A Man Named Wise – Jataka Tales

Buddha’s Tales for Young and Old
[Kū avā ija-Jātaka]
The Buddha told this story while living in Jetavana
temple with regard to a scheming merchant of Sāvatthi.³²
There were two merchants in partnership in Sāvatthi
who traveled with their merchandise and then came back
with the proceeds. One was very cunning and the other was
very honest and well educated.
At one point, the cunning merchant thought to himself,
“My partner, for the entire duration of the last trip, ate only
very coarse food and slept in very uncomfortable
surroundings. Now that he is home again and can eat good
food, he will gorge himself and die of indigestion. Then
will divide what we have made into three portions, giving
one to his orphans and keeping two for myself.” And with
this in mind, he had put off day by day the division of the
Finding that it was in vain to press for a division of the
profits, the honest merchant took some flowers, incense and
lamps, and went to see the Buddha. The Buddha received
him kindly, and said, “Why, friend, have I not seen you for a
³² The “story of the present” here is the same as in Jātaka No.
218, also titled
Kū avā ija-Jātaka. The Jātaka story itself, however, is different.
long time?” And the merchant told the Buddha what was
going on. Hearing the explanation, the Buddha said to him,
“Not only now, but even in the past this man was a cunning
rogue.” And at the merchant’s request, the Buddha told the
past story:
Once upon a time, the Enlightenment Being was born in
a merchants’ family in Benares, in northern India. He was
given the name Wise [Pa ita]. When he grew up he began
doing business with a man whose name just happened to be
Verywise [Atipa ita].
It came to pass that Wise and Verywise took a caravan
of 500 bullock carts into the countryside. After selling all
their goods they returned to Benares with their handsome
When it came time to split their gains between them,
Verywise said, “I should get twice as much profit as you.”
“How come?” asked Wise. “Because you are Wise and I am
Verywise. It is obvious that Wise should get only half as
much as Verywise.”
Then Wise asked, “Didn’t we both invest equal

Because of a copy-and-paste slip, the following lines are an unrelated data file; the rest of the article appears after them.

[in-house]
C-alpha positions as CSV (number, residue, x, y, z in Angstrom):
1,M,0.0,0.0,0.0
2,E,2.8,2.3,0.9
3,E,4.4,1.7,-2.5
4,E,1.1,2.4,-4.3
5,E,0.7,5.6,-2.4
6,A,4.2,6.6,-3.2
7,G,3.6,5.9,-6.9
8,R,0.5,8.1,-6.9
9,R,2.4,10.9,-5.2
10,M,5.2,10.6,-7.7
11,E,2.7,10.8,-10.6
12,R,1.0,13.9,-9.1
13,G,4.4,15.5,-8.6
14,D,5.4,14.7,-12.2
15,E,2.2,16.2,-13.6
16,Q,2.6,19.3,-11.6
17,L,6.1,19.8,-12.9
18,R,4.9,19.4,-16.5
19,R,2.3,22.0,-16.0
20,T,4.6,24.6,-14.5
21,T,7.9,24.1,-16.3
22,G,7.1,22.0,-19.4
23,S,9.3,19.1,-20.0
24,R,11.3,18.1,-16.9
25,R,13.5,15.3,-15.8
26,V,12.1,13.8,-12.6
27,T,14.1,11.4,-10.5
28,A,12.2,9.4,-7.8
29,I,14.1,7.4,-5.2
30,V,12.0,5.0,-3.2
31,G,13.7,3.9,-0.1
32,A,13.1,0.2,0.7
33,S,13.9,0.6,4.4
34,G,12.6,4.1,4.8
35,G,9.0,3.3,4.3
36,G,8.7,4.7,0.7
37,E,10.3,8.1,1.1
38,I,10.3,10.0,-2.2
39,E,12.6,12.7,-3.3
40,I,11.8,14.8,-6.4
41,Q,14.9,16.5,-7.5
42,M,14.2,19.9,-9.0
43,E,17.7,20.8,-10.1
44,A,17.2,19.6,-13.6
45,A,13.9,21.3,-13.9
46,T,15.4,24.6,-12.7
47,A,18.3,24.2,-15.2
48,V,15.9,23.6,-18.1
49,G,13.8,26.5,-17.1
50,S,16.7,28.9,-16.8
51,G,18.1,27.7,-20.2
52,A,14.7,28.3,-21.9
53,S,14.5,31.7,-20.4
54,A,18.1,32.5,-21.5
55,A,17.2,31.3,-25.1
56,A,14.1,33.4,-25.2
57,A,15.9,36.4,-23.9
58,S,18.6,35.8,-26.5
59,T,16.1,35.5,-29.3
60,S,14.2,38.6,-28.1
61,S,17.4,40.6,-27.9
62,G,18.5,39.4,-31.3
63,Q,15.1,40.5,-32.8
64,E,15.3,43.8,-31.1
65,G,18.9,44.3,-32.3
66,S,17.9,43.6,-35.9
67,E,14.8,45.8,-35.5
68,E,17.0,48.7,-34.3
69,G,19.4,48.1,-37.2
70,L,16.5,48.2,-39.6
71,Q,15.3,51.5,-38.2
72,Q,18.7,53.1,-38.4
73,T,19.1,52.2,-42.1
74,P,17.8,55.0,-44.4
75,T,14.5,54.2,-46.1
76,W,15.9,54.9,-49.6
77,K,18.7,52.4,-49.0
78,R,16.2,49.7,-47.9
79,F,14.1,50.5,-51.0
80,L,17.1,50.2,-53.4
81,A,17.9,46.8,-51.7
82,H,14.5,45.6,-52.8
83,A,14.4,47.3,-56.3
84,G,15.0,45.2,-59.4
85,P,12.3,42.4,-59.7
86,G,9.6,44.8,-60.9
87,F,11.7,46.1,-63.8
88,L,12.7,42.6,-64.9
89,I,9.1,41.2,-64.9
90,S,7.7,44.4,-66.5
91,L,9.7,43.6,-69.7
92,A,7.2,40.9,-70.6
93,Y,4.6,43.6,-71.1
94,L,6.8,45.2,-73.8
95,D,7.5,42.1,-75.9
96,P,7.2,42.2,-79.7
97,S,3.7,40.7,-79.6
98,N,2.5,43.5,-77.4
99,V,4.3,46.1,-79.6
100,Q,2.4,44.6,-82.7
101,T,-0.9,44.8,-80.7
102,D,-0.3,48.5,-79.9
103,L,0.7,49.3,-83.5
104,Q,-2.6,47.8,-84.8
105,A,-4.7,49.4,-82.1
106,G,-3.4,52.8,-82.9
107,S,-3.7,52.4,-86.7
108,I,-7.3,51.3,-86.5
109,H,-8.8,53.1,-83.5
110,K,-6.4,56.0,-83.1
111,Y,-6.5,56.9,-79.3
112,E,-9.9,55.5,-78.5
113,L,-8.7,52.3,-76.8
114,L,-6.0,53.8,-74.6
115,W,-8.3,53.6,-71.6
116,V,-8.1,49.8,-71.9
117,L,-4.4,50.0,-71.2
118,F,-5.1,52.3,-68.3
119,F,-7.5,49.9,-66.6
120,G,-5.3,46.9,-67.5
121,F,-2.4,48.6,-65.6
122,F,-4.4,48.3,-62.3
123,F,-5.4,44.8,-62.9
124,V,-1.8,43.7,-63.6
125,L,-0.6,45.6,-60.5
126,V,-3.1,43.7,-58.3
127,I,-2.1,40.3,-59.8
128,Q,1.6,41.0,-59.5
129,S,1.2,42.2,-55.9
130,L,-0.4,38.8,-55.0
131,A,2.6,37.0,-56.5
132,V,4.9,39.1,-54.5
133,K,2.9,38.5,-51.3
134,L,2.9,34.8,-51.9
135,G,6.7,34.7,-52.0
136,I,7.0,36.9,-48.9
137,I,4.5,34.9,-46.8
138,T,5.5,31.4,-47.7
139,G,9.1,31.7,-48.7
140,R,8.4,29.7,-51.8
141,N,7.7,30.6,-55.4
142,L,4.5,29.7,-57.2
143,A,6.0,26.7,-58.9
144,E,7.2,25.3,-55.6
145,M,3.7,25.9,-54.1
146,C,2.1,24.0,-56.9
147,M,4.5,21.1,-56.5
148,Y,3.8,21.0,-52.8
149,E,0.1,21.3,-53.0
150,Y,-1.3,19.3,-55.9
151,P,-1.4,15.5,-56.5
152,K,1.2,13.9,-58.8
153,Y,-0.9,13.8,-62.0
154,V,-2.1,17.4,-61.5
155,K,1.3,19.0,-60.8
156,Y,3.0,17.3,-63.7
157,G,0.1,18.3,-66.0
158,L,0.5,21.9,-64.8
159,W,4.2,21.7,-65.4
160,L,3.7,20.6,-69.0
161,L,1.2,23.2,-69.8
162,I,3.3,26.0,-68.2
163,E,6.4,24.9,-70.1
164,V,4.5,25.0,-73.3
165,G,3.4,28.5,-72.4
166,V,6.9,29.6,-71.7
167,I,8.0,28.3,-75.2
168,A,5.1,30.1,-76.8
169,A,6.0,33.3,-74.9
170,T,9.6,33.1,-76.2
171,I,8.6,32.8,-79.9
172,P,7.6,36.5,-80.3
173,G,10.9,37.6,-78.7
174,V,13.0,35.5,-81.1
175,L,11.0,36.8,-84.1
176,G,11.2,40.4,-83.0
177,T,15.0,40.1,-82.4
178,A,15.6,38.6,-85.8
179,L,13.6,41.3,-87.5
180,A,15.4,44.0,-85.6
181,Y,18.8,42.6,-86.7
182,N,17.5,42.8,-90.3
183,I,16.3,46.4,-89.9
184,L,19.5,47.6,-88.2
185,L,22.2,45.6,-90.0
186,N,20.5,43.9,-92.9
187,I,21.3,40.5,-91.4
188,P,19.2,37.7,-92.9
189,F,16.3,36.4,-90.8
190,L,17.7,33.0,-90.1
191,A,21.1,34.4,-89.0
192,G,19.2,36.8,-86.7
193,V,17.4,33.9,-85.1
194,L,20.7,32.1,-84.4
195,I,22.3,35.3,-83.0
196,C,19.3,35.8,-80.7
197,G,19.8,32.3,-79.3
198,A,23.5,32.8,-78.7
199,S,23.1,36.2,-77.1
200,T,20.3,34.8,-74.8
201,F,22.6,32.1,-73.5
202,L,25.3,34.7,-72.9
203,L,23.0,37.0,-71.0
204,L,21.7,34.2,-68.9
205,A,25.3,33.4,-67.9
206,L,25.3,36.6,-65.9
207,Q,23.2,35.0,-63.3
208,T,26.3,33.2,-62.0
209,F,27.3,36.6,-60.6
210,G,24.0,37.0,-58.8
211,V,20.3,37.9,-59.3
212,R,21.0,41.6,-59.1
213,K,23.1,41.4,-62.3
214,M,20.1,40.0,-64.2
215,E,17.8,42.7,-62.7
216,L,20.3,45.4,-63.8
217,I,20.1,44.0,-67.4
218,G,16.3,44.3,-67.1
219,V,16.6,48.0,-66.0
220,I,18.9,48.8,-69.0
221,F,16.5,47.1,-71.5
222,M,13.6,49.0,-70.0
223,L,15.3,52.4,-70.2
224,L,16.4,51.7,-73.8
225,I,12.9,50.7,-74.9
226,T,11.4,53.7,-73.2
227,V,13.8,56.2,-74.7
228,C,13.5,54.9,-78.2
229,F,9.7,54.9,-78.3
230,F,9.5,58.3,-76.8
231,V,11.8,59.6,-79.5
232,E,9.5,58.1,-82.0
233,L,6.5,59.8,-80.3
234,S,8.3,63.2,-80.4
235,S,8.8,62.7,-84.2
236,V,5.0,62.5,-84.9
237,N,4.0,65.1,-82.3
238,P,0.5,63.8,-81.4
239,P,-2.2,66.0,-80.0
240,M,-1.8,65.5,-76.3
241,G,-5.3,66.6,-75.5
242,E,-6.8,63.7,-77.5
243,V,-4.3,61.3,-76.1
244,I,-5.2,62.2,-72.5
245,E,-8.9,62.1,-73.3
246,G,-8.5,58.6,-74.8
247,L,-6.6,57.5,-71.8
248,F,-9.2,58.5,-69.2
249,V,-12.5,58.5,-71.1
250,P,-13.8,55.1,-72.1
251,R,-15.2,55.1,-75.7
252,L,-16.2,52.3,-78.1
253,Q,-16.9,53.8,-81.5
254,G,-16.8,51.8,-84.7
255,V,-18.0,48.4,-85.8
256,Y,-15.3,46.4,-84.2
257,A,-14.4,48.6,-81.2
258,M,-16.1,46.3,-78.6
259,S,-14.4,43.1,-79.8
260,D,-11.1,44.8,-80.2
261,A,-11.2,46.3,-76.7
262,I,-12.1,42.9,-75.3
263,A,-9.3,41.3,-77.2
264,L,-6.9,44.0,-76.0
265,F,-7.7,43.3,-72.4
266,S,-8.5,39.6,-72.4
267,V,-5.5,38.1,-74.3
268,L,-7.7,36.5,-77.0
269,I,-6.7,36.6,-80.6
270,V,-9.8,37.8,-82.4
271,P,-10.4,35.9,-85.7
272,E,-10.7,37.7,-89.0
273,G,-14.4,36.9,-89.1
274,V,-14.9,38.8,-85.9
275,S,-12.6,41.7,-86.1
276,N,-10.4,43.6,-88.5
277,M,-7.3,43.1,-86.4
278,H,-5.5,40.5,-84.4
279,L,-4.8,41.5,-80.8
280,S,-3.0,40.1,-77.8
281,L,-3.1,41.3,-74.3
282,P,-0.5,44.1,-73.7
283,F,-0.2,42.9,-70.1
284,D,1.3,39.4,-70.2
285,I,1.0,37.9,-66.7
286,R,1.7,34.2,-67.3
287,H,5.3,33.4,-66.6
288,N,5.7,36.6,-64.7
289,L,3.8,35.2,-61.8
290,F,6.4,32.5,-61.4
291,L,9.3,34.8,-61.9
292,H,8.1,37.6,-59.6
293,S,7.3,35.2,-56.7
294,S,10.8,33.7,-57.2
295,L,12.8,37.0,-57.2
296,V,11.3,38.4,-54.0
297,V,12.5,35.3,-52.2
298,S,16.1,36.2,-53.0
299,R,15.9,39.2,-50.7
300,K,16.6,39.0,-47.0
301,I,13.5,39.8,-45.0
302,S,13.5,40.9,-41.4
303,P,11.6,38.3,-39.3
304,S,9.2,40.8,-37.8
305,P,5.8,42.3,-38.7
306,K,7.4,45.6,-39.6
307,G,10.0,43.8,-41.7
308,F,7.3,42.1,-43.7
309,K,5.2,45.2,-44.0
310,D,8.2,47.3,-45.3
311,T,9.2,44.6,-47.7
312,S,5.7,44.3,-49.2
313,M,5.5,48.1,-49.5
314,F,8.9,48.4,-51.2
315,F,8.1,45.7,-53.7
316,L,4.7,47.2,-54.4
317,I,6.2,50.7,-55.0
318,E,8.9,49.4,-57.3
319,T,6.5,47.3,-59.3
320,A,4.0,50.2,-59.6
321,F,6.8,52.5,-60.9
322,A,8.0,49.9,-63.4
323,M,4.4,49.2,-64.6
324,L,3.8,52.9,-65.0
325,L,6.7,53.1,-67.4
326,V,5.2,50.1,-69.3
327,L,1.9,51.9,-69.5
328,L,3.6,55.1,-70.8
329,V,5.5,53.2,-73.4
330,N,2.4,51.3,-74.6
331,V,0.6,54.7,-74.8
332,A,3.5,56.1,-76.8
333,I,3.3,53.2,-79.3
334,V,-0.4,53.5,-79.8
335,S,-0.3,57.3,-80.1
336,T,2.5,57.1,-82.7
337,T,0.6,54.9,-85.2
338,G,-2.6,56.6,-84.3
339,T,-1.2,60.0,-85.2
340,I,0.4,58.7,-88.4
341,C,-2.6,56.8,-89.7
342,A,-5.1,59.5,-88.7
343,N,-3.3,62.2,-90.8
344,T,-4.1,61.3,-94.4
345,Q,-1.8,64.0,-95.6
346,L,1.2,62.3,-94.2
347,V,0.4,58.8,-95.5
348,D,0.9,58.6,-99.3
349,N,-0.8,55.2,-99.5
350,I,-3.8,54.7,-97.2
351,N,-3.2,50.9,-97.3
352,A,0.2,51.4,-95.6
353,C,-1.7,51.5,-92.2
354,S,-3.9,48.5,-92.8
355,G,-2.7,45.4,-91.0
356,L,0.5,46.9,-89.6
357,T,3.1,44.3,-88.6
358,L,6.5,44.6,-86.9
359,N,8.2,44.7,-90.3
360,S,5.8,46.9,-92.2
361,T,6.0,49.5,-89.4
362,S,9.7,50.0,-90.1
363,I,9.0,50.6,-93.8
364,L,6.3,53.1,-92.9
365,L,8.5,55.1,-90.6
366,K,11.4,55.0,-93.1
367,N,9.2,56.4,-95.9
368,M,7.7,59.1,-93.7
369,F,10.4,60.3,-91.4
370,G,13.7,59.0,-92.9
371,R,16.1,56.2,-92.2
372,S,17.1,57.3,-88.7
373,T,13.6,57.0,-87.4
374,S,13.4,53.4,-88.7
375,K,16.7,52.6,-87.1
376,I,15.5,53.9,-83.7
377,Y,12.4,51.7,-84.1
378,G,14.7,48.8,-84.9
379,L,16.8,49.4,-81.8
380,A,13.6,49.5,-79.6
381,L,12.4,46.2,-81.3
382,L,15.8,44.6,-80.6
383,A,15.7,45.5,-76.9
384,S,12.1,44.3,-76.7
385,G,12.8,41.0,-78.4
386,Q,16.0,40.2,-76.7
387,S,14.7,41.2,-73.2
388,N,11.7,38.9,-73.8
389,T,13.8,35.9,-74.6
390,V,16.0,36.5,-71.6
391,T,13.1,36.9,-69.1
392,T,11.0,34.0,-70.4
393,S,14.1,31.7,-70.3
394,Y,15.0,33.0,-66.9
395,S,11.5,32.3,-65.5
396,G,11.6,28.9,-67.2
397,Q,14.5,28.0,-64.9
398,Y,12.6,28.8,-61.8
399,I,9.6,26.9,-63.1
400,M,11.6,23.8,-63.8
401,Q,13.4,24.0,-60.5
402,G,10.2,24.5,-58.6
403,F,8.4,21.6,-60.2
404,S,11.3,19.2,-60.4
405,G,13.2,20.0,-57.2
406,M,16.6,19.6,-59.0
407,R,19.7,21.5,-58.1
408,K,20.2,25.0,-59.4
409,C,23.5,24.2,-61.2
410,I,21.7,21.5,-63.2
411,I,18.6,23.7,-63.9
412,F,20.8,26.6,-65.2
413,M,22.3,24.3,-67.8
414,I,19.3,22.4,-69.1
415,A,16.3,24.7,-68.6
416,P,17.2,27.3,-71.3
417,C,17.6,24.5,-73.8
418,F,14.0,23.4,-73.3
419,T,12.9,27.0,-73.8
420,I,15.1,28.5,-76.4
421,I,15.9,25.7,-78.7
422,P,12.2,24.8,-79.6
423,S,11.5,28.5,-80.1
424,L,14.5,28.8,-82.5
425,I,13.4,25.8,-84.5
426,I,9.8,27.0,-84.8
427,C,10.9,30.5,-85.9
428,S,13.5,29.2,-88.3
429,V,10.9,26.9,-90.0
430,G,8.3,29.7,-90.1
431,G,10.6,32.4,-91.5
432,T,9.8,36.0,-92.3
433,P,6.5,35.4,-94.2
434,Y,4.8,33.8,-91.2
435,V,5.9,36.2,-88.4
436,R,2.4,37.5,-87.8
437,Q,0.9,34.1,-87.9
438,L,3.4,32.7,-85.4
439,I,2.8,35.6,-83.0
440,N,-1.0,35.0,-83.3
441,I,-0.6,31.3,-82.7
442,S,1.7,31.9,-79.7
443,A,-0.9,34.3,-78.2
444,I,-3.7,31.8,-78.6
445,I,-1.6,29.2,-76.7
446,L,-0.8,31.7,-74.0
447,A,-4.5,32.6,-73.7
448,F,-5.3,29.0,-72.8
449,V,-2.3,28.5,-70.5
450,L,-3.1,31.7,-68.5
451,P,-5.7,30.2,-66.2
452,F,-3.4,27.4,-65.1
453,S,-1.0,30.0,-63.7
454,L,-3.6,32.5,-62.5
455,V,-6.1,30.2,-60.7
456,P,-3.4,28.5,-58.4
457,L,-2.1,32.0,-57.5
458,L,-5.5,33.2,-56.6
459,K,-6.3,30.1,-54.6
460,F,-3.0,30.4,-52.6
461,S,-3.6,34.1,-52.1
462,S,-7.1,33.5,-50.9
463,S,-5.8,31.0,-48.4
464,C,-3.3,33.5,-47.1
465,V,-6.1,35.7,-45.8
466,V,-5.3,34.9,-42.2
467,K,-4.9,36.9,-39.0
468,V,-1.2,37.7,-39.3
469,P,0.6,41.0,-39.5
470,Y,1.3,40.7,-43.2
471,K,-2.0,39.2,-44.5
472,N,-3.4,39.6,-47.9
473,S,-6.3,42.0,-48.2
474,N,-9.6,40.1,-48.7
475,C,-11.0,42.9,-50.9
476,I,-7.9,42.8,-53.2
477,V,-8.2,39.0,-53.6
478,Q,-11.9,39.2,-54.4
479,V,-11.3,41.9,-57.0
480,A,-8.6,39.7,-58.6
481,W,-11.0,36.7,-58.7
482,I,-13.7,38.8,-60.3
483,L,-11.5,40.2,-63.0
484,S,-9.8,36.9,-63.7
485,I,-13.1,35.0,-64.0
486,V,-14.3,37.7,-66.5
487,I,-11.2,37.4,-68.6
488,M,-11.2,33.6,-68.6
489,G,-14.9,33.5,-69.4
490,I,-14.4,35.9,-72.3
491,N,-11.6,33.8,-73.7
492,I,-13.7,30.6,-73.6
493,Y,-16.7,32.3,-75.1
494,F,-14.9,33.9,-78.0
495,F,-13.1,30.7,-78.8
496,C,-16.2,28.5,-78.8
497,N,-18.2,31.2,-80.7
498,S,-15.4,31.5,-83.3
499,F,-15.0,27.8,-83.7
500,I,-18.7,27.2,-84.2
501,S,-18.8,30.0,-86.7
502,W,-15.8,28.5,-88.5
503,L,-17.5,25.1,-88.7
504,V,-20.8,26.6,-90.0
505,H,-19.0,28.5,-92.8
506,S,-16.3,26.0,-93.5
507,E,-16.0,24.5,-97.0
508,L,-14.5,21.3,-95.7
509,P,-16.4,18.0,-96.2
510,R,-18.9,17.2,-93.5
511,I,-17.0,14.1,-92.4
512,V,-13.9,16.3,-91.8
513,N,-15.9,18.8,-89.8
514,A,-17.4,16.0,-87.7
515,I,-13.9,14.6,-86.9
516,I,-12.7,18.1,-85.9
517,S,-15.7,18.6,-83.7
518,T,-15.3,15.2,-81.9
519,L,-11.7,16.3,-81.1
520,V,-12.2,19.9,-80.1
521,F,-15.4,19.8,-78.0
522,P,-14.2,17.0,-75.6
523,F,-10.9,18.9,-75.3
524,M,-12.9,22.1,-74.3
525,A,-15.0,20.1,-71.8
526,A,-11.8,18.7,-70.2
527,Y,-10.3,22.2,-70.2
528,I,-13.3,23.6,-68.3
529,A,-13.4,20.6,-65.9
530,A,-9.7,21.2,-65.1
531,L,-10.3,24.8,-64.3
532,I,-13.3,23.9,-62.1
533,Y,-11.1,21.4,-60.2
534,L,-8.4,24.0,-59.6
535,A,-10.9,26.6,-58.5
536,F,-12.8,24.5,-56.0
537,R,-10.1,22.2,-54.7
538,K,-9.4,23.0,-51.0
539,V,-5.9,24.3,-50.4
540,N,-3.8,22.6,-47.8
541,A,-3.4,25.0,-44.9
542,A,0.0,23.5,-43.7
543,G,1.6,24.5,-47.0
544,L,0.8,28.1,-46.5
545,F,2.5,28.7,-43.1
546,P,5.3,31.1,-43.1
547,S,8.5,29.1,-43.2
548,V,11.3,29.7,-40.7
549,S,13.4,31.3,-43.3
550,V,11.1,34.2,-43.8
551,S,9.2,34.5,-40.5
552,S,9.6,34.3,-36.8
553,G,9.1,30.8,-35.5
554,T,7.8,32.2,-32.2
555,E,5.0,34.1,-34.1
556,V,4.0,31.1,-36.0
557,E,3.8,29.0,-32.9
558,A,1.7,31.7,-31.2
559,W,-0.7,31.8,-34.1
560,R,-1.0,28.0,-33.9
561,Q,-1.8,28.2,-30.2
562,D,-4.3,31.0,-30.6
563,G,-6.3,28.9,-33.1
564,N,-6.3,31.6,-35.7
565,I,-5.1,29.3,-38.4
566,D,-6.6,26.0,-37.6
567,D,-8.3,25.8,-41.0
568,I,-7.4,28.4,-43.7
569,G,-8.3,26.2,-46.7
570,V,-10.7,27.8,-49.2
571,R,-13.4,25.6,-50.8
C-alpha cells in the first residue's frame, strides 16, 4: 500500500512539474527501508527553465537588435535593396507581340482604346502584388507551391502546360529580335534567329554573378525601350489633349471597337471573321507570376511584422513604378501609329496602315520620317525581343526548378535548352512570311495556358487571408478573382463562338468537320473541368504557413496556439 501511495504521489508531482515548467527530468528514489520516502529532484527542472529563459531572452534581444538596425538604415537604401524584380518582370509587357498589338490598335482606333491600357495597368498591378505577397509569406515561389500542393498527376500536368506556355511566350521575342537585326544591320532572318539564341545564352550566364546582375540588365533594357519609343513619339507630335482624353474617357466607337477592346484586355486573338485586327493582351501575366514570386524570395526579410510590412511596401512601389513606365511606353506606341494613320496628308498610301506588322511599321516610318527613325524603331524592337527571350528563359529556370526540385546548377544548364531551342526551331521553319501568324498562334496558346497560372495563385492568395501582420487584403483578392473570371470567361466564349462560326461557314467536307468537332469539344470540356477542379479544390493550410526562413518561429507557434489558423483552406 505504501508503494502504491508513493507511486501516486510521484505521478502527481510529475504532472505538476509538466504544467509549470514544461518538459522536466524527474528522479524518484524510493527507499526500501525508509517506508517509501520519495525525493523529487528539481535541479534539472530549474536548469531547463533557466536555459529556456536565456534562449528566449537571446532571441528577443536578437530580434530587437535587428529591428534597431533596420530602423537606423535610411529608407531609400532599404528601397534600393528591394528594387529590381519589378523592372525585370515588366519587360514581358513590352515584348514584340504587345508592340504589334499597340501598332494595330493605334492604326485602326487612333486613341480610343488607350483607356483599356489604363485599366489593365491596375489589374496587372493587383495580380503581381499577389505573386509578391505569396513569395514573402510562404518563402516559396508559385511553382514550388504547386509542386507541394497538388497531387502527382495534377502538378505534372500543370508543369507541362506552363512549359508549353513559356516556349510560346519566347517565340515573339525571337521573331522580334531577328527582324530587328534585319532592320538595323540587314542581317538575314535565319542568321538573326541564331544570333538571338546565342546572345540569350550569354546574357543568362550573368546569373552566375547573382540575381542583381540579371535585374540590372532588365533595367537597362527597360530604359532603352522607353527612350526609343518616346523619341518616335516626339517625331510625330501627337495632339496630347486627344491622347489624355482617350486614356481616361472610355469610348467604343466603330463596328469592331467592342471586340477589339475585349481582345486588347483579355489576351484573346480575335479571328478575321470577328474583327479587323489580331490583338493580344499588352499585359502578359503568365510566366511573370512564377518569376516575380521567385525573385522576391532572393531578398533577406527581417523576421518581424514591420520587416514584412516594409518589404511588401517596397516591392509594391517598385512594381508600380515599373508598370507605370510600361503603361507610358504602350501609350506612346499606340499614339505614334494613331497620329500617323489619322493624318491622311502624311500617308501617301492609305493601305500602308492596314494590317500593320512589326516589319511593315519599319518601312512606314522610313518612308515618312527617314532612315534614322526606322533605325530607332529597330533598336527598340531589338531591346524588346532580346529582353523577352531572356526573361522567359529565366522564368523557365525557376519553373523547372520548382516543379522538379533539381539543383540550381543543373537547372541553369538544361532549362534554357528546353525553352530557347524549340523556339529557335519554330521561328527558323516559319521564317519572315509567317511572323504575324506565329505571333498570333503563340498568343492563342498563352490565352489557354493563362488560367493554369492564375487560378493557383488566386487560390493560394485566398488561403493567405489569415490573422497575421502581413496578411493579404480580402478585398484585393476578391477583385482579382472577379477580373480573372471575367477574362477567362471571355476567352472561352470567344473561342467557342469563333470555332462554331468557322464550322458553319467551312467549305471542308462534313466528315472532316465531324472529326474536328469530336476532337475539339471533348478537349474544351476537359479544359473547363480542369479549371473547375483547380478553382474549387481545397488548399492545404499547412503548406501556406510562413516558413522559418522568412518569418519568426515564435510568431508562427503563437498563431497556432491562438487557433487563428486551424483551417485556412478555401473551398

amounts in this caravan trip? Why do you deserve twice as
much profit as I?” Verywise replied, “Because of my quality
of being Verywise.” In this way their quarrel went on with no
end in sight.
Then Verywise thought, “I have a plan to win this
argument.” So he went to his father and asked him to hide
inside a huge hollow tree. He said, “When my partner and I
come by and ask how to share our profits, then you should
say, ‘Verywise deserves a double share.’”
Verywise returned to Wise and said, “My friend,
neither of us wants this quarrel. Let’s go to the old sacred tree
and ask the tree spirit to settle it.”
When they went to the tree Verywise said solemnly,
“My lord tree spirit, we have a problem. Kindly solve it for
us.” Then his father, hidden inside the hollow tree, disguised
his voice and asked, “What is your question?” The man’s
cheating son said, “My lord tree spirit, this man is Wise and I
am Verywise. We have done business together. Tell us how
to share the profits.” Again disguising his voice, his father
responded, “Wise deserves a single share and Verywise
deserves a double share.”
Hearing this solution, Wise decided to find out if it
really was a tree spirit speaking from inside the tree. So he
threw some hay into it and set it on fire. Immediately
Verywise’s father grabbed onto a branch, jumped out of the
flames and fell on the ground. He said in his own voice,
“Although his name is Verywise, my son is just a clever
cheater. I’m lucky that the one named Wise really is so, and
I’ve escaped only half-toasted!”
Then Wise and Verywise shared their profits equally.
Eventually they both died and were reborn as they deserved.
The Buddha then said:
“The scheming merchant of today was the same as the
scheming merchant in this Jātaka story. And I was the honest
merchant named Wise.”
The moral: “A cheater may be clever but not wise.”

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